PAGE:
Even though it is a conclusion question (find the answer choice that states something than can be concluded from the information presented in the stimulus), unlike most must be true/what can be inferred/validly concluded/is supported by the info above questions, the stimulus presents an argument, not just a set of facts/information. 

Due to the question type you have to accept all the info presented as being true, even though part of it is a conclusion that is not logically valid based on the presented evidence.  Argument analysis, looking for flaws/assumptions is not appropriate for this question type even though the stimulus does present an argument with flawed reasoning. 

Since, as stated, both traditional factories and automated apparel factories have or will have procedures to regularly observe and monitor the performance of each needle in order to know when one is worn out and needs to be replaced,  you can reasonably conclude that the hours of use life span of sewing needles is not a reliable constant number.  Meaning that you cannot reliably predict how many hours of use a given needle of the same type will endure before it is worn out.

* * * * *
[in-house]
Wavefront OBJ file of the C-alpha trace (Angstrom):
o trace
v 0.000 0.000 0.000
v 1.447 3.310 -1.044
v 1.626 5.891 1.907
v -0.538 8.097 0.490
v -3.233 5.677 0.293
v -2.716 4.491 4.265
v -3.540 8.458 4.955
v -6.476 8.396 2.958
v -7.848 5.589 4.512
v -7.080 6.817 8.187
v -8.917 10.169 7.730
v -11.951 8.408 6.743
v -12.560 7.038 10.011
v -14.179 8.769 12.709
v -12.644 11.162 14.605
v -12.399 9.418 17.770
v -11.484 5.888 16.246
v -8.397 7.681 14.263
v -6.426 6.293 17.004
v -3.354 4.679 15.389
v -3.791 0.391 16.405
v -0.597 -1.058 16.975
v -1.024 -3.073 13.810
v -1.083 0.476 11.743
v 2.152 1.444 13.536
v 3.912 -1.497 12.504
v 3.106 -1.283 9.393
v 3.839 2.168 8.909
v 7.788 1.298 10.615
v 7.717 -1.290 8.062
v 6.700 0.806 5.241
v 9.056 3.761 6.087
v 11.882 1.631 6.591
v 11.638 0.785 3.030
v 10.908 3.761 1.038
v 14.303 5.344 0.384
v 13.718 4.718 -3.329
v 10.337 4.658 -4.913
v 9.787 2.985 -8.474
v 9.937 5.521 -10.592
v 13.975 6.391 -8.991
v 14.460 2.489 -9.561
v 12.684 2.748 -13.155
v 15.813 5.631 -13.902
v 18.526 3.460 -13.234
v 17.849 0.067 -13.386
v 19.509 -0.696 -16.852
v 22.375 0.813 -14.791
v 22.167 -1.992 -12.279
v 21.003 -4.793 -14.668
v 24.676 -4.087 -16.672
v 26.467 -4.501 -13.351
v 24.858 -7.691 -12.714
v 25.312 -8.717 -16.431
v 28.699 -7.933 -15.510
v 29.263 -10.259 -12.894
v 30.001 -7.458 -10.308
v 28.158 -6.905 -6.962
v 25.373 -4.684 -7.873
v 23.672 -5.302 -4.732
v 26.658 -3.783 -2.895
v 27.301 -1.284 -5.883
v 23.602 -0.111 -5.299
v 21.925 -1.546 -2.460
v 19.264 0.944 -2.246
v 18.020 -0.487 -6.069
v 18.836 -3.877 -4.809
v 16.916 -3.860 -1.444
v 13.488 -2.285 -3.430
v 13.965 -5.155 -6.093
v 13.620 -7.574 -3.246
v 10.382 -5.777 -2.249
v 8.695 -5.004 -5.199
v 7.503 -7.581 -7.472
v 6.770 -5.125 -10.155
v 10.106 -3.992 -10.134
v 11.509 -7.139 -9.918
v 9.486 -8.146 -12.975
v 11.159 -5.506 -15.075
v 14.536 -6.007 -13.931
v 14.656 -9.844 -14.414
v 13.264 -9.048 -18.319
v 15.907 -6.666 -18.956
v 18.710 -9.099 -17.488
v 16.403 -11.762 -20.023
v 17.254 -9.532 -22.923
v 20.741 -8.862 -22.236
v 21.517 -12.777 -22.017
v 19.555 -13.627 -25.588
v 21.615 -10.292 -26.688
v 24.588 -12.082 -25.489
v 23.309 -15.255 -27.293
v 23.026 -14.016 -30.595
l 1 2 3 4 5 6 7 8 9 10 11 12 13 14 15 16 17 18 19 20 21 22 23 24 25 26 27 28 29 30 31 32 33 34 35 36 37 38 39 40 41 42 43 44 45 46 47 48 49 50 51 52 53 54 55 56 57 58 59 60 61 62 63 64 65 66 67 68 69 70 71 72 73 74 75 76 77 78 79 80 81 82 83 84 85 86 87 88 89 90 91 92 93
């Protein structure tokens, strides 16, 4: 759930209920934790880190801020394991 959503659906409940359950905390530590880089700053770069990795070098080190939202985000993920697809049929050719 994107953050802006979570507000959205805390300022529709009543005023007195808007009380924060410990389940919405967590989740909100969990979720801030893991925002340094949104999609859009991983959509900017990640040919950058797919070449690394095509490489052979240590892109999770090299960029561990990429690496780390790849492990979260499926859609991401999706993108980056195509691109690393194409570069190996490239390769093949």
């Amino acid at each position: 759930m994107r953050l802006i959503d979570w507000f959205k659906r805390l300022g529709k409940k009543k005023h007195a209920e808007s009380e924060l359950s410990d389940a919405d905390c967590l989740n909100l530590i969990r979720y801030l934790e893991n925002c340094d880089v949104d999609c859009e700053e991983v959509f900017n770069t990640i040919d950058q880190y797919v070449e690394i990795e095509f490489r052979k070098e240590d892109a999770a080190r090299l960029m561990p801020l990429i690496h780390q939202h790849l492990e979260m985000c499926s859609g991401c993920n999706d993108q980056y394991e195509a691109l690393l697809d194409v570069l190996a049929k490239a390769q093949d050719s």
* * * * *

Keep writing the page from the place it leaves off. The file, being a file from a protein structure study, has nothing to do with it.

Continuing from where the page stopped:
It's similar to light bulbs, you buy a box of several of the same type and some of them burn out and need to be replaced after less hours of use than others from the same box.

Answer choice (D) states this. 

I'm going to bet that you went with trap answer choice (E).  If not then you likely went with (A)

Answer choice (E) is a very crafty trap answer with how the question is constructed.  If the question stem was changed to make it a Strengthen the argument question type, answer choice (E) would be the credited response since the stimulus is an argument and (E) clearly provides support for the conclusion. 

To ad insult to injury in terms of how (E) is an attractive trap answer based on the construction of the problem, the question stem uses the phrase 'most strongly supported'.  If you are not reading carefully and critically it is really easy to mistake the question stem as a strengthen the argument question instead of an inference/conclusion question type.